Rare opportunity to view nationally significant quilt by historic Pitt Town resident
Who would have thought it – a quilt that’s nationally significant. But that’s exactly what you’ll be able to see at the Gallery in Windsor from this coming Saturday, February 6, and it’s a fascinating Hawkesbury story.
Miss Grace’s quilt, was created by Sophia Wilbow in the 1880s. She was born in Pitt Town in 1829, lived until 1924, and was well known in the Hawkesbury district for her most excellent needlework skills.
Sophia made a quilt for each of her seven daughters who reached adulthood. Three of the quilts are still in existence.
This surviving quilt on show has been rarely exhibited due to its conservation requirements and it’s appearing in Windsor as part of The New Quilt survey exhibition of contemporary Australian quilt art.
It’s interesting to compare modern quilt designs and construction with the original Pitt Town quilt, and visitors to the Gallery will be able to see that for themselves.
Miss Grace’s Quilt is made entirely by hand using a paper template technique with a tumbling block design. The outer border of patches is made from the off cuts of nurses’ uniforms, as two of the Sophia’s daughters were nurses. The other squares were made from material samples bought from iconic department stores including Anthony Horderns.
The quilt was donated to the Friends of the Hawkesbury Art Community and Regional Gallery Inc. by Wilbow family descendant Joyce Hedges.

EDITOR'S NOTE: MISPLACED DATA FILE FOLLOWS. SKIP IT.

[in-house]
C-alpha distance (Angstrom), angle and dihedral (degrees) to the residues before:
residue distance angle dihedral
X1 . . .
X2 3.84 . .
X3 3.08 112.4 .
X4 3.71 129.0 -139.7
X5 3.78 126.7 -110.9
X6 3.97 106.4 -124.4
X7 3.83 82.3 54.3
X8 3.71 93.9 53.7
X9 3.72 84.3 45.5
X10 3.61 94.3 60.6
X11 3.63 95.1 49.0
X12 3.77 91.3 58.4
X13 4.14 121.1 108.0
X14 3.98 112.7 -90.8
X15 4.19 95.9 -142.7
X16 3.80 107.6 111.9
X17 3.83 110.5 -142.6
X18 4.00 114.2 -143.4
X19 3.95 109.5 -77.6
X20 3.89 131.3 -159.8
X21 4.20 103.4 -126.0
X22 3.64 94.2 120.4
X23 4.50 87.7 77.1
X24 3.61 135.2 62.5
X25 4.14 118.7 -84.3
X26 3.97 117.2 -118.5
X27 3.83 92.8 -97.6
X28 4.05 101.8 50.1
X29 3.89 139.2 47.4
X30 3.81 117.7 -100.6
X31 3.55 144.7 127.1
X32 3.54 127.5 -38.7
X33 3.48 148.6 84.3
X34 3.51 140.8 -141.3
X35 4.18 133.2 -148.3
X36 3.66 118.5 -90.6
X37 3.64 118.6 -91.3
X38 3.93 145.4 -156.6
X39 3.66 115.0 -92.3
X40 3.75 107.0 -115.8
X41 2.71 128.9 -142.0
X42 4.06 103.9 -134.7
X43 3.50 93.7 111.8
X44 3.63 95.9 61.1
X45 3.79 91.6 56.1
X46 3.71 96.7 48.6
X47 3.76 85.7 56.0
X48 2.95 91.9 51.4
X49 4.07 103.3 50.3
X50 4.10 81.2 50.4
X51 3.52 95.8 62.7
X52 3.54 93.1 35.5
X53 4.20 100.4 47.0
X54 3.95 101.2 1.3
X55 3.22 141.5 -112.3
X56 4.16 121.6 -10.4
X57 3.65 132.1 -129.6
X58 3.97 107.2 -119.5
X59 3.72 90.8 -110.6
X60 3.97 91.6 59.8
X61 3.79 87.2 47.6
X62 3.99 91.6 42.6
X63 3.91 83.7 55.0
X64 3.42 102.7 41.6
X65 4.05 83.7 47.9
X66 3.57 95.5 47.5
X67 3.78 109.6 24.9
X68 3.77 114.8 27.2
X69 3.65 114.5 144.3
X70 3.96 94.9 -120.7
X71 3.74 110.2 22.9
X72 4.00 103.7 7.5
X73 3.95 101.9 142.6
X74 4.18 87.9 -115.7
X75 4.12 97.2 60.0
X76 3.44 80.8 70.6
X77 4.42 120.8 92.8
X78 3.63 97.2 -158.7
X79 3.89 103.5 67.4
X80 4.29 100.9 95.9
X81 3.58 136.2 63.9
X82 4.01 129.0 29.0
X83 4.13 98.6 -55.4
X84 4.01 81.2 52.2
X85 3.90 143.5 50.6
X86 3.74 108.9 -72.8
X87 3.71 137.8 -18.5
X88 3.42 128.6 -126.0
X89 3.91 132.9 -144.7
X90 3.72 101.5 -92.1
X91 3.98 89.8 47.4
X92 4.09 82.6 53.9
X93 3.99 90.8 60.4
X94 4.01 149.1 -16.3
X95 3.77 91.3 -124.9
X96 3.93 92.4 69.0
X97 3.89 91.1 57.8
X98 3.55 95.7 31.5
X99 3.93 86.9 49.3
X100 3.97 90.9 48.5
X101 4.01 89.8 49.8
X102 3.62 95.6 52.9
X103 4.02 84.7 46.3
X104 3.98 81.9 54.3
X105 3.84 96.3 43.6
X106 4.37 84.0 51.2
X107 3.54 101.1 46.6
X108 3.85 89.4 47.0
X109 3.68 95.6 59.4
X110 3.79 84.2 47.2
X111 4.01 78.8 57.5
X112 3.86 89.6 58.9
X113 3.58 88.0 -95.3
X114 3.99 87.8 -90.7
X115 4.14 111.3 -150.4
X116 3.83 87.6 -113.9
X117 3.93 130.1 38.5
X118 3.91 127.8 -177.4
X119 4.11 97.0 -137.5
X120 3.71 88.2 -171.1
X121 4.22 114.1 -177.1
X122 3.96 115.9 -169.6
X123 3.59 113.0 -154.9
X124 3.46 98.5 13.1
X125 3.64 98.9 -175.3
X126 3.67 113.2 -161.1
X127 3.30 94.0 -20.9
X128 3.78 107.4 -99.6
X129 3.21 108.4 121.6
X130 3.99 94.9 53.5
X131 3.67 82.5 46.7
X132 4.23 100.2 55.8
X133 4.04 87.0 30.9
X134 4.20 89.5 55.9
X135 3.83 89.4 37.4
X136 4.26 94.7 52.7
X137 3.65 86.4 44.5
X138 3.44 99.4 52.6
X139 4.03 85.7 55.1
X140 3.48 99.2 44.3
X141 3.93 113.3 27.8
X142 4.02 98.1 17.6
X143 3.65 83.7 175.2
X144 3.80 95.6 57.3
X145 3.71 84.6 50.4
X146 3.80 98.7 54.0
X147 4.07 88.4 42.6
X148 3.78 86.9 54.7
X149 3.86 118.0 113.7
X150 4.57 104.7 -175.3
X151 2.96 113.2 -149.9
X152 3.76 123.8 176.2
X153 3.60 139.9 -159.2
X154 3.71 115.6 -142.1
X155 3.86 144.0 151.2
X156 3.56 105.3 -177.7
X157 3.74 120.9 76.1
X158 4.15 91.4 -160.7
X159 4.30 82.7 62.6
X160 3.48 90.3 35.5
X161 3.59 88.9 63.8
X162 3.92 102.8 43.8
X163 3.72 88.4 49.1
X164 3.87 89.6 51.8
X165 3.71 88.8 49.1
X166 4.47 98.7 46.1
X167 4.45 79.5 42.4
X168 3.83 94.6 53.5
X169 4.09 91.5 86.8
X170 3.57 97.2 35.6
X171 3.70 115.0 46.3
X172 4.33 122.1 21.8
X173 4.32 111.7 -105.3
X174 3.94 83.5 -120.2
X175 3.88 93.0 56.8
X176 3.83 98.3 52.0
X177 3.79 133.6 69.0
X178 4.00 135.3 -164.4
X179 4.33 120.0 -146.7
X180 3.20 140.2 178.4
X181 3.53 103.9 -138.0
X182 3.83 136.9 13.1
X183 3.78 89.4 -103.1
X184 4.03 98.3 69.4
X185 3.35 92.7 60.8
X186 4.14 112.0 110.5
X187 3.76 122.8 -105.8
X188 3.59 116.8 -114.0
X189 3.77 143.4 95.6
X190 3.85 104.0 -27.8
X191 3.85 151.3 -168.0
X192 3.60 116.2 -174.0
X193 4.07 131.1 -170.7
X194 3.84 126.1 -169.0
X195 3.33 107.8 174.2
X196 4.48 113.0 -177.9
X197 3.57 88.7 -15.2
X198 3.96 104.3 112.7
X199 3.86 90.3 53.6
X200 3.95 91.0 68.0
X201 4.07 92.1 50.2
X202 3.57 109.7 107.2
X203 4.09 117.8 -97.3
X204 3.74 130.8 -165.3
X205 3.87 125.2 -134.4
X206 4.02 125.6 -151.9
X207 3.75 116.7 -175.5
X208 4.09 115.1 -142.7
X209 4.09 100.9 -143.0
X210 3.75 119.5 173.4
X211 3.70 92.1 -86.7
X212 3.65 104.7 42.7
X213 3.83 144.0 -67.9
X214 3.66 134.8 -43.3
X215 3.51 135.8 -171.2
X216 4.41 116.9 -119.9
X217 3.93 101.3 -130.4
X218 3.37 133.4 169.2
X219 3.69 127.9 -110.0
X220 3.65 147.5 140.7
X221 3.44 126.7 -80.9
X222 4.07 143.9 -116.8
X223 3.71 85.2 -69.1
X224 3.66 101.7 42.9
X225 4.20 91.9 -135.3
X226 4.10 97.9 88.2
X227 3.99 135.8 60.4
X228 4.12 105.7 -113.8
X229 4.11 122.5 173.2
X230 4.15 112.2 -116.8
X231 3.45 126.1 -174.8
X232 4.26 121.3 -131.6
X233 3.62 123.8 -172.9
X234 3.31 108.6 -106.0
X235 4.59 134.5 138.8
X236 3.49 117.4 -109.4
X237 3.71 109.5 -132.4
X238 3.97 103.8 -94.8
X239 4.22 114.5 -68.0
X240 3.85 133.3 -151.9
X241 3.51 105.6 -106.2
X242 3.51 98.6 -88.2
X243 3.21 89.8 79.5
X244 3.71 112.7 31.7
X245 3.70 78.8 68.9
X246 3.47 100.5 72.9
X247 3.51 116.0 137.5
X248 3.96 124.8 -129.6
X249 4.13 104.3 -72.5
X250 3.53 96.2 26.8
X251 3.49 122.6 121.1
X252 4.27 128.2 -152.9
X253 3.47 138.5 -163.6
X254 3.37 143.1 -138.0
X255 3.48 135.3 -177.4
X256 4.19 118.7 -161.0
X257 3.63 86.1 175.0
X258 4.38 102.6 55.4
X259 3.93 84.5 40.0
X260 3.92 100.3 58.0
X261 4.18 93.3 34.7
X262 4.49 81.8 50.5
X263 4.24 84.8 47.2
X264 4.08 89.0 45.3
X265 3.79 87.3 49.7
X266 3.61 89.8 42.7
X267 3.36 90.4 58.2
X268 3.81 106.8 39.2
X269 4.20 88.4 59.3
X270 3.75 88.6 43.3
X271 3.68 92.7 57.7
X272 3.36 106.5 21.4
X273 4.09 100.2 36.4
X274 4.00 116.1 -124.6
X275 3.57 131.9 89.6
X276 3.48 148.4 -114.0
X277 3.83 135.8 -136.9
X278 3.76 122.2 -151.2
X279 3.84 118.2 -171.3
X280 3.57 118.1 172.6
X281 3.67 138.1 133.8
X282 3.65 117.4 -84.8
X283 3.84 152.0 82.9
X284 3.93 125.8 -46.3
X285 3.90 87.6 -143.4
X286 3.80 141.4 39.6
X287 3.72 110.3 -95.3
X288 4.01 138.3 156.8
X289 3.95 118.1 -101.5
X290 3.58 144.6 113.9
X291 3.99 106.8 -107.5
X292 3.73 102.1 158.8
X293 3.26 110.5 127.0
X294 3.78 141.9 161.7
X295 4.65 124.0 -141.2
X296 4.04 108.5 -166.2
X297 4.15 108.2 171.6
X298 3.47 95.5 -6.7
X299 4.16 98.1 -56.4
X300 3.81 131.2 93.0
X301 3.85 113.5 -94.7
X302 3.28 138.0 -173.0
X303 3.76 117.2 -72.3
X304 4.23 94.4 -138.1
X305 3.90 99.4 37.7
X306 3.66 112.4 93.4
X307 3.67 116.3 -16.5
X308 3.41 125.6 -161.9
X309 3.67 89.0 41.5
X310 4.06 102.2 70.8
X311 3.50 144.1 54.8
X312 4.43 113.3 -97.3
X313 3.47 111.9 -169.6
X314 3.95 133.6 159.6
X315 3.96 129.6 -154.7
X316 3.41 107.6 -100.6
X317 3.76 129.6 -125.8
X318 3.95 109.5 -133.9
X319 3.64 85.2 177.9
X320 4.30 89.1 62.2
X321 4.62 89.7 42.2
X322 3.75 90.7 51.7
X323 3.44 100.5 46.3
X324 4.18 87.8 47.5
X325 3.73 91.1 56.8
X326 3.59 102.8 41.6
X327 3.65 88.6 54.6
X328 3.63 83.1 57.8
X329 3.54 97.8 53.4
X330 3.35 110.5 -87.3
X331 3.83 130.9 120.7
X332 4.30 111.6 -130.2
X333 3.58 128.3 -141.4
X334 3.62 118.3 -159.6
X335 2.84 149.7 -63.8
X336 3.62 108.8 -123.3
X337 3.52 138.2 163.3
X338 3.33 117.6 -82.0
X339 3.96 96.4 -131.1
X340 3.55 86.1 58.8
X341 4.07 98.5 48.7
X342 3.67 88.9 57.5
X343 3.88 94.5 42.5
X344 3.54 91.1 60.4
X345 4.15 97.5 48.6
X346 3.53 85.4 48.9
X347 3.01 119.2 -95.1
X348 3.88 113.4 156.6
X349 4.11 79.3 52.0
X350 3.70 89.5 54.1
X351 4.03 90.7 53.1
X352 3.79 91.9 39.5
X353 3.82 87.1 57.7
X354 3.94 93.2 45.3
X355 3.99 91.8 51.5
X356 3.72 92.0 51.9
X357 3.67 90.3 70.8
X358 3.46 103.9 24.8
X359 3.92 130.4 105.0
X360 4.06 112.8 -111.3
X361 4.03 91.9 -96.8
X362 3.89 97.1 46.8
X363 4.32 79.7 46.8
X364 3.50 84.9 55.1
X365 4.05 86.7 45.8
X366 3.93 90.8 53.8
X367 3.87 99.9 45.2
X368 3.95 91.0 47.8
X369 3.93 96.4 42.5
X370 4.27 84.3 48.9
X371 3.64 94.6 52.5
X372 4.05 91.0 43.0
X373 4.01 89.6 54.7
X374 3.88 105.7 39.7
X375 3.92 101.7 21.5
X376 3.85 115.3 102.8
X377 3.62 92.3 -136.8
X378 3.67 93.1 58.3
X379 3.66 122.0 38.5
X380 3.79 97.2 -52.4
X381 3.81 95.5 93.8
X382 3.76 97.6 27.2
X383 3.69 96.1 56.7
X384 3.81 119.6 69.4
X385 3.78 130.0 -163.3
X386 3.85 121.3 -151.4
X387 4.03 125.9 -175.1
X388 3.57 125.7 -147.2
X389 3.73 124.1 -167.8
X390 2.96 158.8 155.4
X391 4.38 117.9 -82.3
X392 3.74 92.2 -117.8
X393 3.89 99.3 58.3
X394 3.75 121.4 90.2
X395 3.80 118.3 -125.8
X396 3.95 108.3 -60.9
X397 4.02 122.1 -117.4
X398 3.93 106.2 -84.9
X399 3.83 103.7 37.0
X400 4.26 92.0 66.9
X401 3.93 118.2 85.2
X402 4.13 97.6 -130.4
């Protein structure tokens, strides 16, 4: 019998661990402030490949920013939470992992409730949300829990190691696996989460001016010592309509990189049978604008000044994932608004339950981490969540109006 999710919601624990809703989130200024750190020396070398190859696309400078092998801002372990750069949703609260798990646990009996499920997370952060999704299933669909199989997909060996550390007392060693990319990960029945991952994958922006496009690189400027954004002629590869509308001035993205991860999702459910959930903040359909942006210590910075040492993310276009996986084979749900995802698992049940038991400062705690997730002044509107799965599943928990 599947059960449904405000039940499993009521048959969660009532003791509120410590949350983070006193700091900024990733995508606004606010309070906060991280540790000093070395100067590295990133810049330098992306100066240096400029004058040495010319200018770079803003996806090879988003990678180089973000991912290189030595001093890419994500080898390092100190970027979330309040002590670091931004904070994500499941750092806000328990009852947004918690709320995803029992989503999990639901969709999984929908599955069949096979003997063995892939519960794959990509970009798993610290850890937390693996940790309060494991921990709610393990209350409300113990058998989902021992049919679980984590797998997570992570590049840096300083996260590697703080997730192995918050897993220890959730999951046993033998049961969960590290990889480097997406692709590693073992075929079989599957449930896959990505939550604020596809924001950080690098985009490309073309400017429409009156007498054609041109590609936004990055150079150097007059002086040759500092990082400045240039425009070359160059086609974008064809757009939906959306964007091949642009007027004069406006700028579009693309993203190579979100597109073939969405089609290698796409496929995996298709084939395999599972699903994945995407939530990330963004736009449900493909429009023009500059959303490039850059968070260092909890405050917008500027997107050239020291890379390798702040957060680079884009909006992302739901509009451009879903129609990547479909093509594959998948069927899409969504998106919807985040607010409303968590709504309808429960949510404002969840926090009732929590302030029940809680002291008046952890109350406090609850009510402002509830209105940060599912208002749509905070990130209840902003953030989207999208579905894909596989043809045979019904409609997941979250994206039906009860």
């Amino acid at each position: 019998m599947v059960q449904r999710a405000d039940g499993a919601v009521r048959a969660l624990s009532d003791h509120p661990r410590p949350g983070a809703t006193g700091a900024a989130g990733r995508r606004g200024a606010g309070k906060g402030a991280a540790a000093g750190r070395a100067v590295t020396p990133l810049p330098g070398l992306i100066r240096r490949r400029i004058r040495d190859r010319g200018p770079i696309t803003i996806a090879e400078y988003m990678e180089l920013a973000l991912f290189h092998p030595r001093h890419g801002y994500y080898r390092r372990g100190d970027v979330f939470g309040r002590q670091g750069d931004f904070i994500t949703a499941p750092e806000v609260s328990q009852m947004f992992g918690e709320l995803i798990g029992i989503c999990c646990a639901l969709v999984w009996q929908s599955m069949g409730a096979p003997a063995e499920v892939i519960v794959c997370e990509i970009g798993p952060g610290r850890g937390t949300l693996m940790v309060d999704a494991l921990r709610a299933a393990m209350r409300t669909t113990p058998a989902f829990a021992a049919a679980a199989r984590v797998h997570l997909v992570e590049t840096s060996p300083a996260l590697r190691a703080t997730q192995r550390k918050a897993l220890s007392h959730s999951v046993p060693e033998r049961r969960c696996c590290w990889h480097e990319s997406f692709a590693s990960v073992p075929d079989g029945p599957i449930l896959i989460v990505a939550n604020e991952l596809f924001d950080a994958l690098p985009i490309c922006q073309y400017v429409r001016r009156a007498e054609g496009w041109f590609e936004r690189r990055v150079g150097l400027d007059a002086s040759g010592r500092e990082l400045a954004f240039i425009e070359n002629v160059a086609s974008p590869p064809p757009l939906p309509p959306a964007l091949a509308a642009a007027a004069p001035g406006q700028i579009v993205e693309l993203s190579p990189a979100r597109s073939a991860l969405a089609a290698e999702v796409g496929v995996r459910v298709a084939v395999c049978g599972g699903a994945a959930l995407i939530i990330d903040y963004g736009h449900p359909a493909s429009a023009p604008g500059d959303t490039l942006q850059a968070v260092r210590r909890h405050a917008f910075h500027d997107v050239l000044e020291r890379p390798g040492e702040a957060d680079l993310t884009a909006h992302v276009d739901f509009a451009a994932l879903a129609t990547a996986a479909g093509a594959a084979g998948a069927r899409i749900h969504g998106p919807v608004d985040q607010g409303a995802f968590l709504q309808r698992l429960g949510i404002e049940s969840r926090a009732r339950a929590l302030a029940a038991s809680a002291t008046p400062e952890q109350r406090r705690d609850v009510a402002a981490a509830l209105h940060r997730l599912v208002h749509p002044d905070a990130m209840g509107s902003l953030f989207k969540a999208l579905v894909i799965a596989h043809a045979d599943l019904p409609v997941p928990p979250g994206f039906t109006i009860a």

Another of Sophia’s quilts, held in the National Gallery of Australia collection, was created for her youngest daughter Jane. It is made from a hexagon pattern containing more than 7000 pieces with a print based on a design by well-known British textile designer William Morris. It is believed Sophia worked on the quilt whilst she sat at the side of her dying husband who suffered a long illness leading up to his death in 1896.
The display of the historic Miss Grace’s Quilt at Hawkesbury Regional Gallery will be a thought-provoking contrast to The New Quilt exhibition presented by Quilt NSW which will showcase never before seen contemporary quilts.
The modern textile artists in The New Quilt exhibition were invited to, “Think big, think bold – be adventurous!”
Visitors to the exhibition may find themselves rethinking quilts, from the layering of materials, to an artwork full of aesthetic impact, technical skill and powerful storytelling.
This fascinating exhibition will include two and three dimensional sculptural works in a huge range of materials and styles, responding to many of the challenges we faced in 2020.
The New Quilt 2021 and Miss Grace’s Quilt will be on exhibition at Hawkesbury Regional Gallery from Saturday until Sunday April 11.
The Gallery is at 300 George Street, Windsor, on the top level of the Deerubbin Centre.
Entry is free.
Hawkesbury Regional Gallery opening hours:
Monday, Wednesday to Friday 10am-4pm
Saturday and Sunday 10am-3pm
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